Subscribe today
Get Cruise Critic in your inbox

Guadeloupe Cruise Port

Home > Ports > Southern Caribbean Cruises > Guadeloupe Cruise Port
Guadeloupe
Guadeloupe Shoreline
More Photos
GuadeloupeGuadeloupe
GuadeloupeGuadeloupe
Guadeloupe Map
 Maps provided by

Got questions? Cruisers share about Guadeloupe.

Find Caribbean cruise deals
View 30 port reviews of Guadeloupe cruises
Read more about Caribbean cruises

Print the entire port review.
Other Southern Caribbean Cruise Ports:
AntiguaArubaBarbadosBequiaBonaireCuracaoDominicaGrenadaGuadeloupeMartiniqueNevisPort of Spain (Trinidad)San JuanSt. BartsSt. KittsSt. LuciaSt. Vincent
Quick Facts
Best Cocktail
Where You're Docked
Getting Around
Hanging Around
Don't Miss
Been There, Done That
Beaches
Lunching
For More Information
 
Best Cocktail
Planters punch
Top  

Where You're Docked
Cruise ships tie up at the Centre Saint-John Perse terminal, which is adjacent to Pointe-a-Pitre, Guadeloupe's major city.
Top  

Getting Around
On Foot: You're within five minutes of downtown Pointe-a-Pitre.

Taxis: Taxis line up at the cruise terminal.

Renting a Car: National (800-227-7368, daily rentals from $45) and Avis (800-331-1084, daily from $47) both have airport locations (ten minutes from Pointe-a-Pitre; Avis also has an agency in the resort town of Gosier.
Top  

Hanging Around
Pointe-a-Pitre, on the island of Guadeloupe that's called Grand Terre (the other major island, the more rural Basse Terre, is connected via a bridge), is a sprawling, busy metropolis that's been described as the Caribbean Marseilles.
Top  

Don't Miss
The city of Pointe-a-Pitre is notable for its outdoor markets -- such as Marche St. Antoine and Marche de la Darse -- both in the heart of downtown, near Place de la Victoire, Pointe-a-Pitre's main square. Another market, the Place Gourbeyre Flower Market, next to the Cathedral of St-Pierre and St-Paul, is worth a detour through narrow, winding streets. Beyond markets, there's wonderful shopping, a blend of couture French boutiques and storefront after storefront selling bolts of fabric; madras is a great souvenir.
Top  

Been There, Done That
Driving tour of Grand Terre. Beyond Pointe-a-Pitre, head east, where, once past the bustling resort area of Gosier, the expressway becomes a two-lane road and you pass through numerous villages. The ultimate destination? Pointe des Chateaux, a rocky, lava strewn bit of coast where the Atlantic and Caribbean meet, tempestuously. It evokes France's Brittany. You can take your towel and sunbathe in the cove, snack on local foods (and drinks) offered by vendors who set up shop in a roundabout there, or hike around the rocks. Nearby, through a path leading through skimpy woods, there's another beach; a ramshackle bar has set up tables, with umbrellas, in the shallow water there. A good lunch stop is St. Francois, where cafes and bistros line the marina there.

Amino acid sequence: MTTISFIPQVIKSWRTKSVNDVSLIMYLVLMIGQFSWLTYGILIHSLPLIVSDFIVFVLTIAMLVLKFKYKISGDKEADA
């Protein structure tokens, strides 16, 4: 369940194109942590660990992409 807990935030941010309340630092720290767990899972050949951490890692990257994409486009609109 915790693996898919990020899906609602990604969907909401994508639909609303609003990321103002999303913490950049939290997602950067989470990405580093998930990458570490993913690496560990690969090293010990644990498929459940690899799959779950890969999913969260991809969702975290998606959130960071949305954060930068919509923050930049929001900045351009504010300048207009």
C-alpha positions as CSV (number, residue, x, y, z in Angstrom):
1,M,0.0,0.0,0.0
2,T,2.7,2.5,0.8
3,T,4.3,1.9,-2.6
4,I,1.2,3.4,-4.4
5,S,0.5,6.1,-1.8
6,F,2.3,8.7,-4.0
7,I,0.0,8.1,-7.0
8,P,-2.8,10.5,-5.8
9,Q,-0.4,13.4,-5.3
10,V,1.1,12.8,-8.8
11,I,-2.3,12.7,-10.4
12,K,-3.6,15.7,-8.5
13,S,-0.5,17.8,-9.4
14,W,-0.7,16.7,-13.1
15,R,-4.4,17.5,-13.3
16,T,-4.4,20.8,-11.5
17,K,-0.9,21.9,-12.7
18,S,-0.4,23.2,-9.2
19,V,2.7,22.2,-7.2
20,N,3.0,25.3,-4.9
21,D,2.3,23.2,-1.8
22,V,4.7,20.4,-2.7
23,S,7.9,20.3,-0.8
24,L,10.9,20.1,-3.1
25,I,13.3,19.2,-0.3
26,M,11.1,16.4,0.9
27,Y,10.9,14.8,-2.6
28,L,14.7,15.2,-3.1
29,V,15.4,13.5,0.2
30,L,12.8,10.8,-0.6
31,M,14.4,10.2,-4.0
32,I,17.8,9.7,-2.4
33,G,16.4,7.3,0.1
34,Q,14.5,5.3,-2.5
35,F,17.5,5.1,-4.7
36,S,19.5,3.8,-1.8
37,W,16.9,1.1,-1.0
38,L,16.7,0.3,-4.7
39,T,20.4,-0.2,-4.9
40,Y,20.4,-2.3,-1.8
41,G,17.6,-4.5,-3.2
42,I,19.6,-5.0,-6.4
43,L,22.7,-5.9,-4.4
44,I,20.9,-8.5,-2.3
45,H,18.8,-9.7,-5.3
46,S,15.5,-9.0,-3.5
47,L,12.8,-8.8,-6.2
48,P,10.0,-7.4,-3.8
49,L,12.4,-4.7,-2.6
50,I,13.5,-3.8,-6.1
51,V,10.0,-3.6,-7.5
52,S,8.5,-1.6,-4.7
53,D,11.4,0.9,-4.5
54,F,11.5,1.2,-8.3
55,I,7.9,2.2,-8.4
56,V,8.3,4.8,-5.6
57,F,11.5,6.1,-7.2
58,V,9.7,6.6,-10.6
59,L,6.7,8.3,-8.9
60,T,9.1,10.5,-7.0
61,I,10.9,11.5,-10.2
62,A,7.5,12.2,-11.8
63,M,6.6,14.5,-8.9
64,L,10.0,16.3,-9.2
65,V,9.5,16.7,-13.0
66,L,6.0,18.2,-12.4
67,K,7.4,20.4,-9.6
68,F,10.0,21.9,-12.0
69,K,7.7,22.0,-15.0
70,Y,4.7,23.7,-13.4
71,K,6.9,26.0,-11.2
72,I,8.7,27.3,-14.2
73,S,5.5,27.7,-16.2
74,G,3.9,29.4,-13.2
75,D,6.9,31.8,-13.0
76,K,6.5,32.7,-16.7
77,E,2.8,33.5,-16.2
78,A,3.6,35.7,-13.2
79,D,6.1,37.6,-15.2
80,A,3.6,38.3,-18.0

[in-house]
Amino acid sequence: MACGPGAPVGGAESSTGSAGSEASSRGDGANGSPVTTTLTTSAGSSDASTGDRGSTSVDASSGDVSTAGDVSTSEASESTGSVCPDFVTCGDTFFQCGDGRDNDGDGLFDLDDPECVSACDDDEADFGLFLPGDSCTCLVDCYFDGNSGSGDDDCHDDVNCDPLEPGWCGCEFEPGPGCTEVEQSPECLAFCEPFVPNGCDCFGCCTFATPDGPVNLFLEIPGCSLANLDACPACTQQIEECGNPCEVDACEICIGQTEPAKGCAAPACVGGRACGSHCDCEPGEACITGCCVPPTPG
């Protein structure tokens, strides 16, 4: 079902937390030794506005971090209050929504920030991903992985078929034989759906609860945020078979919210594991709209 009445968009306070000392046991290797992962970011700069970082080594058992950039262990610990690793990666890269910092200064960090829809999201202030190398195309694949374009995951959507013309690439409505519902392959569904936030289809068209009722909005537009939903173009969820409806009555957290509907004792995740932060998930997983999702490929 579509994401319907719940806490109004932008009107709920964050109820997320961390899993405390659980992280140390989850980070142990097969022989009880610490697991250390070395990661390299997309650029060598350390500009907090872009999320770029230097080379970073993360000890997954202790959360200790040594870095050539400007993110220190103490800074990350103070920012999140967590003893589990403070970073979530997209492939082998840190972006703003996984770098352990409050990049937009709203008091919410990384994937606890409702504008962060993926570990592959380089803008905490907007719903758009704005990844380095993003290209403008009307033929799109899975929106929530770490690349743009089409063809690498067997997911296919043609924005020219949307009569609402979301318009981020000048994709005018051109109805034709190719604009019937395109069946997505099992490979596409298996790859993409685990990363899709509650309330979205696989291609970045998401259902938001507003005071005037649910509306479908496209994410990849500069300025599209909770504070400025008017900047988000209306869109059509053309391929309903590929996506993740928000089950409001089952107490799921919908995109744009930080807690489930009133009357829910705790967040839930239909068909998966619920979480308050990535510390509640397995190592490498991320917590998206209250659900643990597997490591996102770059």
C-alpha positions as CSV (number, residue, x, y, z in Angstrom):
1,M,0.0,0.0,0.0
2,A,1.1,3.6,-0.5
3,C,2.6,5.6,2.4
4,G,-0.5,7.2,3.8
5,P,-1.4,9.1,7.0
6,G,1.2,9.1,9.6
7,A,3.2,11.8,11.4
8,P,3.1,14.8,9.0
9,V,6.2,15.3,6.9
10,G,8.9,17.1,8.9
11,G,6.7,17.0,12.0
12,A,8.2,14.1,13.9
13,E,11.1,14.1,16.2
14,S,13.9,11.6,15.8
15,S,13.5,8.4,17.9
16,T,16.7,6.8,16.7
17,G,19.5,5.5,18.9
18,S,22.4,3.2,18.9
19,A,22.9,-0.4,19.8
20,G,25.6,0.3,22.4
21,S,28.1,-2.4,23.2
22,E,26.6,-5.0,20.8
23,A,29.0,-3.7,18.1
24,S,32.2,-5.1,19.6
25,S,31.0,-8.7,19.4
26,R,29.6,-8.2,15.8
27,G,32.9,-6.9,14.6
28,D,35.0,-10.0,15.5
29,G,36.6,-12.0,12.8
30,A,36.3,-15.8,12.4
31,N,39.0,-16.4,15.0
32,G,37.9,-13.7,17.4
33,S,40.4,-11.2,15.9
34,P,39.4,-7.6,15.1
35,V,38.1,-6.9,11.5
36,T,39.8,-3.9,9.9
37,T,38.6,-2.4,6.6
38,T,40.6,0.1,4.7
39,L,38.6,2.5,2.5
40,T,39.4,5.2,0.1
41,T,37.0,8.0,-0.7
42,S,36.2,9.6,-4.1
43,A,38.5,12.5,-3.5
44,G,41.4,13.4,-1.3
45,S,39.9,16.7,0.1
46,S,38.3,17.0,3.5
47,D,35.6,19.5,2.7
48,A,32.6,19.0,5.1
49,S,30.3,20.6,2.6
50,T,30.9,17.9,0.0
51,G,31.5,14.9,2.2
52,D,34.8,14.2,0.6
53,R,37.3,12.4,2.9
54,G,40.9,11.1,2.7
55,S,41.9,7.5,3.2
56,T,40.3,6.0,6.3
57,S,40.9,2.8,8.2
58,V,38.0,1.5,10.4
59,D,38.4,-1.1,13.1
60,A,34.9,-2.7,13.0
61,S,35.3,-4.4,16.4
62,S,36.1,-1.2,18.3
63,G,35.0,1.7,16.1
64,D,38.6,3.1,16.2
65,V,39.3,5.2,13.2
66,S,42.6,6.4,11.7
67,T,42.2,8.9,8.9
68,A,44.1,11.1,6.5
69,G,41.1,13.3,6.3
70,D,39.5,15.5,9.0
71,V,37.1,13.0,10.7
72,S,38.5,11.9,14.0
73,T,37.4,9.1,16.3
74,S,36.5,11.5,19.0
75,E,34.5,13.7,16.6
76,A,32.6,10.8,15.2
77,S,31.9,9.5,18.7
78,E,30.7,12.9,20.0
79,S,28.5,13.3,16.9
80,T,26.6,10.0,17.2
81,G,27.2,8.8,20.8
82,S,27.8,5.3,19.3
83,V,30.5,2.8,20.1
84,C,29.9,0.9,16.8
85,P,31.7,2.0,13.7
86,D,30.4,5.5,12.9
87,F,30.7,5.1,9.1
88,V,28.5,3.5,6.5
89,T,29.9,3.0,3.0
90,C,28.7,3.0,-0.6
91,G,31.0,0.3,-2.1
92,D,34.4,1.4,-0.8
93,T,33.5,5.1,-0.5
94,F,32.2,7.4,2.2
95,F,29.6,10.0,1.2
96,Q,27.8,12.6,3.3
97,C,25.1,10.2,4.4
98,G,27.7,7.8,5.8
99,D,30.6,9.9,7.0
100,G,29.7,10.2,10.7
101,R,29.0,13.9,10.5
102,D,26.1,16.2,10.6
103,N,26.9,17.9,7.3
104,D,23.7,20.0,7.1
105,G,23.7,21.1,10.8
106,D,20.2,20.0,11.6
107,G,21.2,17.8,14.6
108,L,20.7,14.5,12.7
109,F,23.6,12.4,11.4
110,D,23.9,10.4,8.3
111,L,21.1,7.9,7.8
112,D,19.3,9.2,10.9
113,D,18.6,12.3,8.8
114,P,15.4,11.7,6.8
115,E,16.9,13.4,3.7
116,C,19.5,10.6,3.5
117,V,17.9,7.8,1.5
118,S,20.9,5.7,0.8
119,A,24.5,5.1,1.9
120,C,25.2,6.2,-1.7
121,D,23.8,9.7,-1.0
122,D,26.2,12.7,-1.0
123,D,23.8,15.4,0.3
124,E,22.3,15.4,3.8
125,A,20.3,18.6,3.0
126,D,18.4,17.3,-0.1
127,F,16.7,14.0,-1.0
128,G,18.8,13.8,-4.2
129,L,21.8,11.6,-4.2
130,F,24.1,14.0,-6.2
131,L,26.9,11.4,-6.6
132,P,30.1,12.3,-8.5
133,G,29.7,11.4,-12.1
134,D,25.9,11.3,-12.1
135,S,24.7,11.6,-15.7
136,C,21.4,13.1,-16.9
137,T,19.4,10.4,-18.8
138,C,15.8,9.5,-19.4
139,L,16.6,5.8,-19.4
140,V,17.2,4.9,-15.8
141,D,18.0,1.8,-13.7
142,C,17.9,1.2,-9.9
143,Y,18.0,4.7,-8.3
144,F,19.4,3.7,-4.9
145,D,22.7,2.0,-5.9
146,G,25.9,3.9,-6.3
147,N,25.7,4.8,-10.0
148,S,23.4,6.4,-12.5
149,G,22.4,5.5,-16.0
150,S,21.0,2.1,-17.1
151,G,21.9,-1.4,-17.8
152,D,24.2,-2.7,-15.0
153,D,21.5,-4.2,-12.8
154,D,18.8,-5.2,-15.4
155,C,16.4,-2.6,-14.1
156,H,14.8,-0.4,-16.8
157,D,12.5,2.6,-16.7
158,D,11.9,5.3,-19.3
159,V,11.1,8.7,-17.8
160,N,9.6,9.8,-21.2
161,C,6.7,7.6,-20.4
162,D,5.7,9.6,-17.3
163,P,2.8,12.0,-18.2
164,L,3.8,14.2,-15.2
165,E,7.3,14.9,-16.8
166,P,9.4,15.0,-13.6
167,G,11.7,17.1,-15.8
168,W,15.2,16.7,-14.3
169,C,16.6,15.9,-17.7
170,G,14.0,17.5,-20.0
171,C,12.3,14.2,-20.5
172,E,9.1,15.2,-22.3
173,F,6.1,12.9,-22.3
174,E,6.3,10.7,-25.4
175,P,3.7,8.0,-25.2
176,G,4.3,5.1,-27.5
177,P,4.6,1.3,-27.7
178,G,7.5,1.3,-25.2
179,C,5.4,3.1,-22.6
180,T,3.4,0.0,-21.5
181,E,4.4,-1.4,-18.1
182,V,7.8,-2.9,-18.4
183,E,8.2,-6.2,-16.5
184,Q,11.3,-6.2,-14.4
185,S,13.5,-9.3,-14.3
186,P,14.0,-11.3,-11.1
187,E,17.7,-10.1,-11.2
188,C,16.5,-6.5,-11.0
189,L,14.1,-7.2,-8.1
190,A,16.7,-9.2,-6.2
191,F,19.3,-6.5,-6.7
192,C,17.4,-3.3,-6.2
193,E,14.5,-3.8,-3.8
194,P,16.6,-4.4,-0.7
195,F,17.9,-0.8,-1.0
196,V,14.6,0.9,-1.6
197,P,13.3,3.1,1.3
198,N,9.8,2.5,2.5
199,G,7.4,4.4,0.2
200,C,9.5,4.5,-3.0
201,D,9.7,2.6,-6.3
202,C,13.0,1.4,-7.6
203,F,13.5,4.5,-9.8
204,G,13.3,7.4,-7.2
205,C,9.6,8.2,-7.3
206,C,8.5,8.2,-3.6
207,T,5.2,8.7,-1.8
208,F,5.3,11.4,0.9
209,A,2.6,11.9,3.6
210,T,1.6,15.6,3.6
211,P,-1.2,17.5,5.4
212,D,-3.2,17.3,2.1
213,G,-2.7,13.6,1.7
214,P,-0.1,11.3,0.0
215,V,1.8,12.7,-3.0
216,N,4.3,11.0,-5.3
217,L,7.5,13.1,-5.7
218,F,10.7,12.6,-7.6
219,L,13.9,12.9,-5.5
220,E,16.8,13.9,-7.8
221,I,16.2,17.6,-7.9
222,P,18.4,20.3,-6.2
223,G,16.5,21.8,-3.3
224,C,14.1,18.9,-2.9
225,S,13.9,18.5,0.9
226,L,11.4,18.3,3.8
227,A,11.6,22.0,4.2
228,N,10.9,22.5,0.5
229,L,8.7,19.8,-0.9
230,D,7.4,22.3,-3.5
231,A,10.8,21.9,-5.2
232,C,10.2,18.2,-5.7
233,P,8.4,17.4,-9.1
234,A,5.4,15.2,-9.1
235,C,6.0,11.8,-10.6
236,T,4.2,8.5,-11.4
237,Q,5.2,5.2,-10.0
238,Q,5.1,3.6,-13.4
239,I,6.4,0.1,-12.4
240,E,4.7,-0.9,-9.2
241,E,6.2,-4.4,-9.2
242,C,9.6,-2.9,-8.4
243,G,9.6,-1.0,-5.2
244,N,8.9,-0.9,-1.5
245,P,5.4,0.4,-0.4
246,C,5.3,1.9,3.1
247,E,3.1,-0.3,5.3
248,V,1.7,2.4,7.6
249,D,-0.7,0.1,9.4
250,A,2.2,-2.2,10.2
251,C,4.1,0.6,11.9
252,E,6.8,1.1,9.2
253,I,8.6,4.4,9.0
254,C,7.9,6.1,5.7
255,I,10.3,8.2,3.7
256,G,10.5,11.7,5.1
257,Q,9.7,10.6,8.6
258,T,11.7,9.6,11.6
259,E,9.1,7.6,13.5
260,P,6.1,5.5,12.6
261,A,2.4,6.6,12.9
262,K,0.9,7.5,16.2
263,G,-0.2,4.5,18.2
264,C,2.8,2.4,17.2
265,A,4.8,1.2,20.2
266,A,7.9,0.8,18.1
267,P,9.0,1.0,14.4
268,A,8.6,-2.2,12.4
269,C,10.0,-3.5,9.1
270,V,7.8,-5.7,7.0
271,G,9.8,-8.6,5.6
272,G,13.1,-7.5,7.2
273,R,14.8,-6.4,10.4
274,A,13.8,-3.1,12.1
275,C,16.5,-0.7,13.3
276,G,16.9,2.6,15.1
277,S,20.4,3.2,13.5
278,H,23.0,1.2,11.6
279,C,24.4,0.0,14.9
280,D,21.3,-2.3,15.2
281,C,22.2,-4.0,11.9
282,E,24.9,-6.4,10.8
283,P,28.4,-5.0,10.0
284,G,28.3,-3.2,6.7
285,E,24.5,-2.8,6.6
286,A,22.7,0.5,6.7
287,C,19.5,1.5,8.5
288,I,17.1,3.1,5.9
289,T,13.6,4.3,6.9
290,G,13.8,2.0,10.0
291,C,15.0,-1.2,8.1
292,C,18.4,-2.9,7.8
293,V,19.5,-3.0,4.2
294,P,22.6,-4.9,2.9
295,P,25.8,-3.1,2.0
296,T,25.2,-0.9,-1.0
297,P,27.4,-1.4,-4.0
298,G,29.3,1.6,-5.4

Driving tour of the southern portion of Basse Terre, where a two-lane road leads you through charming villages like Trois Rivieres and onward to the main attraction: La Soufriere. This 4,813-ft. high, still-active volcano is part of the immense Parc National de la Guadeloupe (a World Biosphere Reserve as designated by UNESCO) and is the highest point in the Lesser Antilles. It's a great place to hike (you can drive most of the way up, park and then hike to the lip, about a two-hour excursion). The town of Caribbean-fronting Basse-Terre, Guadeloupe's capital, is nearby; it's charming, small-town like and wonderful for wandering.

Snorkeling, scuba diving and sunbathing in northern Basse Terre; most dive trips emanate around Pigeon Island, just off that northern coast, and numerous operators have set up shop along the waterfront there. The main diving area around Pigeon Island is called the Cousteau Underwater Park.

Take a ferry to the lesser-known (and lightly touristed) Guadeloupean island of Marie-Galante (ferries depart from Pointe-a-Pitre throughout the day; the ride takes 60 minutes each way). There you can visit Chateau Murat, a restored 17th century sugar plantation and rum distillery. There are also lovely beaches.
Top  

Beaches
Best beach for a Half-Day Visit: Take a taxi to the resort area of Gosier.

Best beach for snorkeling: Northern Basse-Terre's black sand beaches (or hop on a ferry to nearby Pigeon Island).

Best beach for beach bums: Head to Grand Terre's Ste-Anne, home of Club Med and numerous stretches of beautiful white sand and fairly calm waters.

Romantic beach: Anse Carot and Anse de Vieux Fort, on Marie-Galante.
Top  

Lunching
Casual, in-town joints: Caraibes Cafe (from 11 a.m., Place de la Victoire) has excellent three course set lunches plus pizzas and salads.

Gourmet Lunching: Try the Creole specialties at La Fougere (Monday-Friday noon-3 p.m., 34 Rue Peynier)
Top  

For More Information
French Government Tourist Office: 410-286-8310
On the Web: www.antilles-info-tourisme.com/guadeloupe
Cruise Critic Message Boards: Caribbean
The Independent Traveler: Caribbean Exchange

Top  

About UsAdvertisingEditorial DisclaimerPress
PrivacySite MapStoreSubscribe
X

Thank You For Signing Up!

Please Note: To ensure delivery of your free e-letters, please add news@cruisecritic.com to your address book.

We're committed to protecting your privacy and will not rent or sell your e-mail address. By proceeding, you agree to our Privacy Policy and Terms of Use.